Constant affairs. Secret children. Attempted murder. Old Hollywood had no shortage of leading men—but anyone unlucky enough to actually get their hands on one of these hunks was in for a rude awakening.
Eastwood had barely been married for a year when he got a girl pregnant—just not his wife. A girlfriend up in Seattle got pregnant, resulting in a daughter, Laurie, born in 1954. Laurie's mother never told Clint about the child and gave her up for adoption. Laurie Murray lived her entire life completely unaware that her father was one of the most famous men on Earth.
It wasn't until Laurie was in her 30s and went searching for her real parents that she found out—and I'm sure got the shock of a lifetime. For most stars, one love child is bad enough. But Eastwood was just getting started.
It shouldn't surprise you to hear that Eastwood's first marriage wasn't going great. Clint clearly didn't believe in the whole "always be faithful" part of his vows. He started cheating almost as soon as he said, "I do," and now that he was an actor, he had even more ladies to choose from. He even had an affair with the bodacious Mamie van Doren after he landed a tiny role in one of her movies.
His wife was undoubtedly hoping that Eastwood would eventually grow up and stay faithful—but she was betting on the wrong man.
Clint Eastwood cheated on his first wife for their whole marriage—and eventually, his betrayal got even more blatant. Everyone on the set of his show Rawhide saw him take women into his trailer, then emerge lazy, tired, and unwilling to work. It didn't take a genius to put two and two together. As always, many of these women were one-night stands—but one relationship was far more intense than all the rest.
OK, Eastwood didn't know about the secret love child he'd fathered in 1954, so we can't really hold that one against him. But what about his second secret love child? In 1964, his girlfriend Roxanne Tunis gave birth to a daughter, Kimber. Everyone on set knew they were an item, and they all noticed when Kimber became pregnant. Kinda difficult to keep that under wraps...
Though Eastwood's wife never commented on Kimber, it seems impossible that she didn't know. Sadly, she had gotten into the habit of turning a blind eye to her husband's infidelities. Roxanne was just the tip of the iceberg.
Barely 30, Clint Eastwood already had two love children—but it could have been worse. He nearly had three! Never one to be content with just a single affair, Eastwood also fooled around with actress and competitive swimmer Anita Lhoest. Lhoest's biographer claims that the affair led to a pregnancy, but Lhoest got an abortion. But don't worry: Eastwood wasn't done having secret children just yet. He was just taking a break.
Oh, and by the way, if you think we've covered all the affairs from Eastwood's first marriage—not even close.
Restaurant critic Gael Greene. French model Cathy Reghin. Actresses Inger Stevens, Jean Seberg, Jo Ann Harris, Jill Banner, Catherine Deneuve, and Susan St. James. Oh, then don't forget columnist Bridget Byrne. Or singer Keely Smith. It seems Clint Eastwood never grew up past that boy who wanted nothing other than to chase women—getting married obviously did nothing to slow him down.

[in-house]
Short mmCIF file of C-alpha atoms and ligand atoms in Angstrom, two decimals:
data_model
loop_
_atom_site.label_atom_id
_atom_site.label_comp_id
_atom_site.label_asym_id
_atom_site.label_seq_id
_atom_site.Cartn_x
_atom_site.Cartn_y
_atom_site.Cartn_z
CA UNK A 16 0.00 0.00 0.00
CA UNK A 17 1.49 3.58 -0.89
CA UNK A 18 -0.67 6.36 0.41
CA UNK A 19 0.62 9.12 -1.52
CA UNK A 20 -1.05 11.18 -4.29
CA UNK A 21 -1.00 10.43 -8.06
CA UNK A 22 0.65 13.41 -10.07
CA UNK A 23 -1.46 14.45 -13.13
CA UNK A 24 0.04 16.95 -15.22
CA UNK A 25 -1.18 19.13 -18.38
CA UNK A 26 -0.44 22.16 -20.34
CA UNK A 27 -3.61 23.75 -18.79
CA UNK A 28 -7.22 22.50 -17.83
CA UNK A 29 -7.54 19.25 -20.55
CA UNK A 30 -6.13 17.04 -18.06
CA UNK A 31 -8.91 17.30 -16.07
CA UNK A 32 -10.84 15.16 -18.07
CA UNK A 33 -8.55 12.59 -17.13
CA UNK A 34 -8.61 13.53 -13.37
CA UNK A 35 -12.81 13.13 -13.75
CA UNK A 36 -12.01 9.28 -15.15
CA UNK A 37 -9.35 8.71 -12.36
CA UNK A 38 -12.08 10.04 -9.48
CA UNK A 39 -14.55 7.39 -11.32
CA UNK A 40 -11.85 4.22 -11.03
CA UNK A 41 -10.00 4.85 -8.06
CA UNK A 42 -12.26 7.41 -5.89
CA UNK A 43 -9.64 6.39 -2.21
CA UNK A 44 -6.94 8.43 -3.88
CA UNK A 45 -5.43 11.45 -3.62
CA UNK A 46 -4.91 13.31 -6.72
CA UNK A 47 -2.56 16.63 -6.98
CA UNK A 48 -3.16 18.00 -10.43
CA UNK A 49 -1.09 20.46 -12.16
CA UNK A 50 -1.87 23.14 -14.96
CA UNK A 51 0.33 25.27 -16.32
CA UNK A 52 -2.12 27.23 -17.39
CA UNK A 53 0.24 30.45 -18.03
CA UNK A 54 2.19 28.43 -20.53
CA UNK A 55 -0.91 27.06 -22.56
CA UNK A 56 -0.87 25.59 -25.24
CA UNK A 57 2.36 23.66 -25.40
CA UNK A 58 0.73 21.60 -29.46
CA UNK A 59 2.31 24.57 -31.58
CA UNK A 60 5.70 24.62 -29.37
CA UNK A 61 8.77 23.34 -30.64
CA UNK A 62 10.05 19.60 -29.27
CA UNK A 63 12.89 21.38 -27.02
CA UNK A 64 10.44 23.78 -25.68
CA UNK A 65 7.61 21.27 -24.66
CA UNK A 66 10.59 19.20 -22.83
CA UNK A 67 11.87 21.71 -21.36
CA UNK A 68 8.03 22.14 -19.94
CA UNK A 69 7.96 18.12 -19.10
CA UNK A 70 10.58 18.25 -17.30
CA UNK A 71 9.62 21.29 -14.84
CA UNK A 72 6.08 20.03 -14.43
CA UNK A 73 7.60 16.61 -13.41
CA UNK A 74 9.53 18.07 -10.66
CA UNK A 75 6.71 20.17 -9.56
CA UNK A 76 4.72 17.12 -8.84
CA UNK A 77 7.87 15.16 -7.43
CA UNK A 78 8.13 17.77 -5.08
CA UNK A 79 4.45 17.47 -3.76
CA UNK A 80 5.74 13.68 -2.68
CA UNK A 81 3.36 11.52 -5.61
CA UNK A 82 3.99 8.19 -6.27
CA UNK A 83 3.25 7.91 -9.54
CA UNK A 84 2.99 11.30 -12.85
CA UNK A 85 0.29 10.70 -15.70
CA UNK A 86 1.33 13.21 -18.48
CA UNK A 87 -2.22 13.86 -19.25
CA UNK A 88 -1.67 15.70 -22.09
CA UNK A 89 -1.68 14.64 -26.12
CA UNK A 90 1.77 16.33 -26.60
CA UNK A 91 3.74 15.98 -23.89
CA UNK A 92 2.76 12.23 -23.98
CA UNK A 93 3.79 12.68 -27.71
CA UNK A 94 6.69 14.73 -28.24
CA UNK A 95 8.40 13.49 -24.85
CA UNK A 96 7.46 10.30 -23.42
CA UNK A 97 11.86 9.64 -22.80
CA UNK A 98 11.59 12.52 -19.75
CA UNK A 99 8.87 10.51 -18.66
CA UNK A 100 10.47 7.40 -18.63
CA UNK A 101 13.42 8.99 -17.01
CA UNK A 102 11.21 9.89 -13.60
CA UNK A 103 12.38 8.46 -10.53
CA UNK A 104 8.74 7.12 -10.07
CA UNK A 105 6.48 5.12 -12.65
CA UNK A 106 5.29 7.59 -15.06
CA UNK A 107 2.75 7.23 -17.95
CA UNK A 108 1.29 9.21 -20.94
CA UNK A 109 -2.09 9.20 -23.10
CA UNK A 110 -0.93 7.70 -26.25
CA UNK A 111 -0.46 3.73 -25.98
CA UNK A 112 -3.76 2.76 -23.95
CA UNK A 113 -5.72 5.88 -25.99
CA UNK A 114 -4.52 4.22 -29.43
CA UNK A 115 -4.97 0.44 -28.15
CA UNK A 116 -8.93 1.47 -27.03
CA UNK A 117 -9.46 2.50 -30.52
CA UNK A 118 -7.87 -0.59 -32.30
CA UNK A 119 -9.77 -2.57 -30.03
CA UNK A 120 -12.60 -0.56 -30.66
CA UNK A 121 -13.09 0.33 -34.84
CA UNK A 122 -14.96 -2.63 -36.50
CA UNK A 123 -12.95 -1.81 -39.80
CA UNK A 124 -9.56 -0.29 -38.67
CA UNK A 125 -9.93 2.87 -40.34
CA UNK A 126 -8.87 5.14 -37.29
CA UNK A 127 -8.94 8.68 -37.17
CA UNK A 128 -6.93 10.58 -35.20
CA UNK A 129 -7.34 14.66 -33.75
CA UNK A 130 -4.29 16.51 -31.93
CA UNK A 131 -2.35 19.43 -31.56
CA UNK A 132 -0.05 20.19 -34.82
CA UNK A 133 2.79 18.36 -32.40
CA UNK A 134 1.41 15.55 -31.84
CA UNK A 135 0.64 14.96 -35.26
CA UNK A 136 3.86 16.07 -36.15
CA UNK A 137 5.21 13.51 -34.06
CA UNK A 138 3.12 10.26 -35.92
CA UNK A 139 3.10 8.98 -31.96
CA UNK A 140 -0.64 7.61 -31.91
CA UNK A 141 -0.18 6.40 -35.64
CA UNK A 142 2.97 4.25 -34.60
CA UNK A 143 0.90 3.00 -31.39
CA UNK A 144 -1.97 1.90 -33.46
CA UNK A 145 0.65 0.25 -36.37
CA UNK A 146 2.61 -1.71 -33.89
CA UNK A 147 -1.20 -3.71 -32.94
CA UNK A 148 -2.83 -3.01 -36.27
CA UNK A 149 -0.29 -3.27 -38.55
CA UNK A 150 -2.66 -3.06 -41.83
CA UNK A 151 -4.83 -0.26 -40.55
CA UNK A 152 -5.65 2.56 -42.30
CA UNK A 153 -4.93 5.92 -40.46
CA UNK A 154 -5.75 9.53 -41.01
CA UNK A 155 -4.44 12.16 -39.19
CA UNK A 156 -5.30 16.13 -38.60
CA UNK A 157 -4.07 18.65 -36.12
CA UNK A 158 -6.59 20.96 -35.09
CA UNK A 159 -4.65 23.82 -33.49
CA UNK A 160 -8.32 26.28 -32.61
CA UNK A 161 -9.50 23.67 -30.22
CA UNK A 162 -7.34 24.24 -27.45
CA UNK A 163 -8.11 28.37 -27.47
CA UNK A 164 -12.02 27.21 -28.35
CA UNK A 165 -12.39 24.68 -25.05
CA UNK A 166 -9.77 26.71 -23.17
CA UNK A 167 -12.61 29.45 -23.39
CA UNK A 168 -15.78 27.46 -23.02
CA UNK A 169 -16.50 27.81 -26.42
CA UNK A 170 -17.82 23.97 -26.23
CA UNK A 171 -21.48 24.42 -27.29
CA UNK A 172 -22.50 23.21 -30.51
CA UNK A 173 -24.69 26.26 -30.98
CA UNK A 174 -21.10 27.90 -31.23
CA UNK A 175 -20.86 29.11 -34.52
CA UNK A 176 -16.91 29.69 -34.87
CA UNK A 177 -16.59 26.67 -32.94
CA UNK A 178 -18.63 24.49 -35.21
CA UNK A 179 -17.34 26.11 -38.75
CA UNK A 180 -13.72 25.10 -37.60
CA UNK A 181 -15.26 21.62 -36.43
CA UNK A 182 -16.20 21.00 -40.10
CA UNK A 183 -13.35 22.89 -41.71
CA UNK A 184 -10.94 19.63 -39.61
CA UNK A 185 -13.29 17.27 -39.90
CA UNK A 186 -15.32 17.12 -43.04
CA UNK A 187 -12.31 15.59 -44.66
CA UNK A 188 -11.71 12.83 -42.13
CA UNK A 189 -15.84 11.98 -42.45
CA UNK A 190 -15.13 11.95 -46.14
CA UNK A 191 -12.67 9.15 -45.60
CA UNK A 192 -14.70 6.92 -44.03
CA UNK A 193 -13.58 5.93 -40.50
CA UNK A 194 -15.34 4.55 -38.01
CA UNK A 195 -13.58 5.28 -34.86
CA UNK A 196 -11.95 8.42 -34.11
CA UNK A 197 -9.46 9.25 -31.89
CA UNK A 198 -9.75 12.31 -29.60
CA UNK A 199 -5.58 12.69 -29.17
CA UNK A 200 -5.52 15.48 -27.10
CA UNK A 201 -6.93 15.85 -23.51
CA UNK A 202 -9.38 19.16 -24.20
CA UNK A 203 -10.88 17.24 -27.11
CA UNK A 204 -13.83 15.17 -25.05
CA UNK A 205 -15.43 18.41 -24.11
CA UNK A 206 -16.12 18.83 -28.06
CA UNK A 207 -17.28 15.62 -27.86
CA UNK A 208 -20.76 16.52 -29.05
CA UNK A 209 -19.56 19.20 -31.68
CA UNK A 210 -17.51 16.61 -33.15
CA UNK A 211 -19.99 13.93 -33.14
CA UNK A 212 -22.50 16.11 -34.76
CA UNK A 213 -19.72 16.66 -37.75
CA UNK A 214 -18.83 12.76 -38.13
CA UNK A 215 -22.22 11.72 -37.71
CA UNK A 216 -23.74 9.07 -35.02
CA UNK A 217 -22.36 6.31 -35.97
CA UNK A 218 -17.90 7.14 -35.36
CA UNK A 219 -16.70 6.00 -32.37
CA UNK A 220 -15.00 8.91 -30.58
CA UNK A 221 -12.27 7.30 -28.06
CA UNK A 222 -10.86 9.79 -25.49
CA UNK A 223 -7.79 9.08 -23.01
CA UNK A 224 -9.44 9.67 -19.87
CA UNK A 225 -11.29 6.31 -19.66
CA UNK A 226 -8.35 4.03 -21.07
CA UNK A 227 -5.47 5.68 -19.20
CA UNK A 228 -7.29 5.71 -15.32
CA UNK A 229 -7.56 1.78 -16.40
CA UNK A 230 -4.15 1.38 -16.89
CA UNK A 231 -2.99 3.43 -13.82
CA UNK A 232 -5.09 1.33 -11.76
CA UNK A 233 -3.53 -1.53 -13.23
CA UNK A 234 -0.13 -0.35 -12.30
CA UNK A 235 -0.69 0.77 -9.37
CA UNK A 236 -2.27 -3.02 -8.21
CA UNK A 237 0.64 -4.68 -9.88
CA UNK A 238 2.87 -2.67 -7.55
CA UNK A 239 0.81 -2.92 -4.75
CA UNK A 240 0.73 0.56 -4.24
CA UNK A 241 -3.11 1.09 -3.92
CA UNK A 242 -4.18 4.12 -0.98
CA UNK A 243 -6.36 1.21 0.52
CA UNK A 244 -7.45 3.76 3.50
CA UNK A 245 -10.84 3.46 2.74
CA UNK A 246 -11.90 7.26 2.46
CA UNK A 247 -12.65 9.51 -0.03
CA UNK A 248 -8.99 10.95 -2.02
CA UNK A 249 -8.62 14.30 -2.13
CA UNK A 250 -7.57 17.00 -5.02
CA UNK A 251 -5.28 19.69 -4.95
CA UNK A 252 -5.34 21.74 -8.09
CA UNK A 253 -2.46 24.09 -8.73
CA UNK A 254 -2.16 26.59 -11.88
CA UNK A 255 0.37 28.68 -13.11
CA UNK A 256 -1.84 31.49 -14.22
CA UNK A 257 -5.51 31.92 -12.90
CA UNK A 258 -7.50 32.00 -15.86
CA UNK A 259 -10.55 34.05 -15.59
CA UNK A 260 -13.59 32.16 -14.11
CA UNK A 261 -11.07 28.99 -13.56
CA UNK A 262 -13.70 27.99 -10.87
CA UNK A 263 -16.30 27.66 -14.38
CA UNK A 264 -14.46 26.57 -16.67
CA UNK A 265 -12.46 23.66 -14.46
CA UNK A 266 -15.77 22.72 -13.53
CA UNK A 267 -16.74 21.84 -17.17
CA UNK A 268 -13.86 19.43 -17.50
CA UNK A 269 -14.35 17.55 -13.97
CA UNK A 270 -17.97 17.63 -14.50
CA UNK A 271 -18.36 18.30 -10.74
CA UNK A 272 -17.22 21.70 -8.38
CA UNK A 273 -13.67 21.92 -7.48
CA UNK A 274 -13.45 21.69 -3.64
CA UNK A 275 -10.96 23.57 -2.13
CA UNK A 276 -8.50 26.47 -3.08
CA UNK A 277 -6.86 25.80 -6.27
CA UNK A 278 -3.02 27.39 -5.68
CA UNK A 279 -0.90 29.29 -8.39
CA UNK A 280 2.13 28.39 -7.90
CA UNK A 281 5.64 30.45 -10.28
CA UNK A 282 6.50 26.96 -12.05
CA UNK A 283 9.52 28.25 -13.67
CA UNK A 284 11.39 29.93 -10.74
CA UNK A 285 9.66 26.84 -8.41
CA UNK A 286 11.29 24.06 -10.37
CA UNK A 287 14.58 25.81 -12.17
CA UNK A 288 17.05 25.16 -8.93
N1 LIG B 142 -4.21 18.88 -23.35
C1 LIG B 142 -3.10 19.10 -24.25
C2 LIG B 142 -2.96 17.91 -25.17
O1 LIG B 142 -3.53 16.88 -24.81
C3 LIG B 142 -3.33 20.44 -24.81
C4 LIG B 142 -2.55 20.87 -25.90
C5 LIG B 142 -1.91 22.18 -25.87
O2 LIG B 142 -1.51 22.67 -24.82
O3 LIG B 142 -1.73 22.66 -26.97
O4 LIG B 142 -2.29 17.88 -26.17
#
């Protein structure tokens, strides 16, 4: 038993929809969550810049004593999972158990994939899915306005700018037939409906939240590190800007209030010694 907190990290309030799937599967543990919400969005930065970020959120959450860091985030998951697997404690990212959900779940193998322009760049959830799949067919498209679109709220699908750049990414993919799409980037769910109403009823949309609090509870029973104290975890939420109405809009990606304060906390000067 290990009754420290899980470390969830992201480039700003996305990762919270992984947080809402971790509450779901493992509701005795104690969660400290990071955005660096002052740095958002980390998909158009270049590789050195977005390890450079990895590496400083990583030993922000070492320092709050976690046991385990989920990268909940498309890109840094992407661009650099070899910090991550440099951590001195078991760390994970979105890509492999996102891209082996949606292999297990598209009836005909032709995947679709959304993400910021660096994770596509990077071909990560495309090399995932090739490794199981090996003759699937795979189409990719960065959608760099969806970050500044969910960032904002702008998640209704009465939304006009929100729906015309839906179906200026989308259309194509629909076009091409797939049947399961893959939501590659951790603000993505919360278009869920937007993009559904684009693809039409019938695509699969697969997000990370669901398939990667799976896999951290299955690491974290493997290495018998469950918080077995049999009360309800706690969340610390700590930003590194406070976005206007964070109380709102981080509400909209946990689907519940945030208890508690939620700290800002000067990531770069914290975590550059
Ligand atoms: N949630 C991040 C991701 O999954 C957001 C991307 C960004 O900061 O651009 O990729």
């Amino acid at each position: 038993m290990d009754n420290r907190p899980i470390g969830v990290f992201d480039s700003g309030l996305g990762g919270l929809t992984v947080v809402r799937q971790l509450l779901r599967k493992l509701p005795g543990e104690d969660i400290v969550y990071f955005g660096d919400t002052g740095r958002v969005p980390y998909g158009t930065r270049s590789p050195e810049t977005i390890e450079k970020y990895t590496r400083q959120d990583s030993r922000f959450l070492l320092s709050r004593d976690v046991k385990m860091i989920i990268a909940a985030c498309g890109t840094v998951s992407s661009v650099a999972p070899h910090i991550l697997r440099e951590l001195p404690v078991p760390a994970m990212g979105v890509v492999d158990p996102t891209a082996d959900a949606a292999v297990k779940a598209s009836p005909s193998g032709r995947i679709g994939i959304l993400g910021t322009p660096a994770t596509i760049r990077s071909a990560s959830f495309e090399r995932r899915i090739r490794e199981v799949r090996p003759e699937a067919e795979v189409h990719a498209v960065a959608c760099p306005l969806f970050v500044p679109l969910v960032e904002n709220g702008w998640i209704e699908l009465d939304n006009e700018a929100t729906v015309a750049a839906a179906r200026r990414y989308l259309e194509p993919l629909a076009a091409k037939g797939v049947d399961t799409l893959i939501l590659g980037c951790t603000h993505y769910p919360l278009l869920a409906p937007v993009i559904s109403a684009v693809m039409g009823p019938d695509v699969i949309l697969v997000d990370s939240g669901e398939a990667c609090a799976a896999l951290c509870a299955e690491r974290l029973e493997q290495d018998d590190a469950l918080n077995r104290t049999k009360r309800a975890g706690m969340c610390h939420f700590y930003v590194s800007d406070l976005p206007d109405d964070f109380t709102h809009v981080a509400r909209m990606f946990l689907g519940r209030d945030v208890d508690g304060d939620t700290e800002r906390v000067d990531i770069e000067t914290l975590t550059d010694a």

Clint Eastwood clearly had no trouble with the ladies, but he still felt stuck in a rut on Rawhide. His big break had turned into an anchor, and he was desperate for any way out—and desperate people make bad choices.
Eastwood's first wife, Maggie Johnson, put up with a lot while married to him, but apparently, he turned a new leaf after making his Spaghetti Westerns. The pair had separated for a time, but now they wanted to give their marriage another shot. They even decided to start a family: Their first child, Kyle Eastwood, was born in 1968, a full 15 years after they first married. A daughter, Alison, followed in 1972.
Maybe Maggie thought Clint had finally changed. Spoiler alert: He had not.
Right around the time of Alison's birth, Eastwood met the woman who would change his life forever: A young actress named Sondra Locke. It's hard to say for sure when exactly their affair began, but by 1975, the two of them were living together. Eastwood told her that he and his wife had no real relationship anymore, and she believed him.
Perhaps this tryst started like all the others for Eastwood, but he soon realized that Sondra Locke was like no woman he'd ever been with—and that's saying something.
Maggie Johnson soon realized that Sondra Locke was different from her husband's other mistresses—and she made her hatred plain. Johnson put strict rules on how much Locke could see their children, and she absolutely forbid her from ever stepping foot on the Pebble Beach property. It made Locke miserable, but that was the bed she'd made when she shacked up with a married man.
But while Eastwood's wife was a problem, that was just the beginning of the pain that this relationship caused.
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I'm going to go ahead and make an assumption here: Clint Eastwood doesn't really believe in birth control. In the late 70s, Sondra Locke had two abortions before giving in and getting her tubes tied—though not without a pang of regret. She'd sometimes imagine the children she might have with Eastwood, but whether her choice or his, they never came to be.
At least one of her wishes would come true, though: Eastwood's wife had finally had enough.
In 1978, Maggie Johnson filed for legal separation after 25 years of marriage. With all of Eastwood's many, many affairs, she had always been able to tell herself that she was still the number one woman in his life. With Locke, that was clearly no longer the case. It took years for the divorce to finally go through, with Johnson reportedly receiving a $25 to $30 million settlement.
Sondra Locke could now, for the first time in their relationship, say Clint was hers. They had finally found happily-ever-after! Except, this is Clint Eastwood we're talking about. There was more betrayal ahead.